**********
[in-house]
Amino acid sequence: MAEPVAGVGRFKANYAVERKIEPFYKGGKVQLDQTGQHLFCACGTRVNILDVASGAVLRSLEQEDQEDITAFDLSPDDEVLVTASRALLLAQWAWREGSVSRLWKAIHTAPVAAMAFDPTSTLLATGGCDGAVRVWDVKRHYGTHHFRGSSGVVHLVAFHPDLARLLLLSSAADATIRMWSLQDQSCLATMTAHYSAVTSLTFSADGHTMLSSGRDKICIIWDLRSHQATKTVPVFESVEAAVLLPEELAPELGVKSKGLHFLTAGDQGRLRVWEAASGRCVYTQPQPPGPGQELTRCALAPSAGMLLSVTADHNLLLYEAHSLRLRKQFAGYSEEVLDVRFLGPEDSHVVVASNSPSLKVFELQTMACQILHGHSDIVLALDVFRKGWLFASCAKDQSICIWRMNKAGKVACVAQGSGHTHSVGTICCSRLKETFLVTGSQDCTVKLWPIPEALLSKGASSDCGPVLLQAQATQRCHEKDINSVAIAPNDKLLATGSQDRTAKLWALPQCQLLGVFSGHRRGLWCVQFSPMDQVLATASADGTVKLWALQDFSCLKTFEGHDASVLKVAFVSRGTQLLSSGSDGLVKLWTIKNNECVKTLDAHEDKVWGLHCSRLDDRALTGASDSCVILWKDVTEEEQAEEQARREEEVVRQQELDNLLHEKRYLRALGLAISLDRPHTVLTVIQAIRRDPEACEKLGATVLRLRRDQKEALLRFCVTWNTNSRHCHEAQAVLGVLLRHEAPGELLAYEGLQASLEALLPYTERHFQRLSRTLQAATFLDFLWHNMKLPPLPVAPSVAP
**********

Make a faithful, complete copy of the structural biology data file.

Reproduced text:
[in-house]
Amino acid sequence: MAEPVAGVGRFKANYAVERKIEPFYKGGKVQLDQTGQHLFCACGTRVNILDVASGAVLRSLEQEDQEDITAFDLSPDDEVLVTASRALLLAQWAWREGSVSRLWKAIHTAPVAAMAFDPTSTLLATGGCDGAVRVWDVKRHYGTHHFRGSSGVVHLVAFHPDLARLLLLSSAADATIRMWSLQDQSCLATMTAHYSAVTSLTFSADGHTMLSSGRDKICIIWDLRSHQATKTVPVFESVEAAVLLPEELAPELGVKSKGLHFLTAGDQGRLRVWEAASGRCVYTQPQPPGPGQELTRCALAPSAGMLLSVTADHNLLLYEAHSLRLRKQFAGYSEEVLDVRFLGPEDSHVVVASNSPSLKVFELQTMACQILHGHSDIVLALDVFRKGWLFASCAKDQSICIWRMNKAGKVACVAQGSGHTHSVGTICCSRLKETFLVTGSQDCTVKLWPIPEALLSKGASSDCGPVLLQAQATQRCHEKDINSVAIAPNDKLLATGSQDRTAKLWALPQCQLLGVFSGHRRGLWCVQFSPMDQVLATASADGTVKLWALQDFSCLKTFEGHDASVLKVAFVSRGTQLLSSGSDGLVKLWTIKNNECVKTLDAHEDKVWGLHCSRLDDRALTGASDSCVILWKDVTEEEQAEEQARREEEVVRQQELDNLLHEKRYLRALGLAISLDRPHTVLTVIQAIRRDPEACEKLGATVLRLRRDQKEALLRFCVTWNTNSRHCHEAQAVLGVLLRHEAPGELLAYEGLQASLEALLPYTERHFQRLSRTLQAATFLDFLWHNMKLPPLPVAPSVAP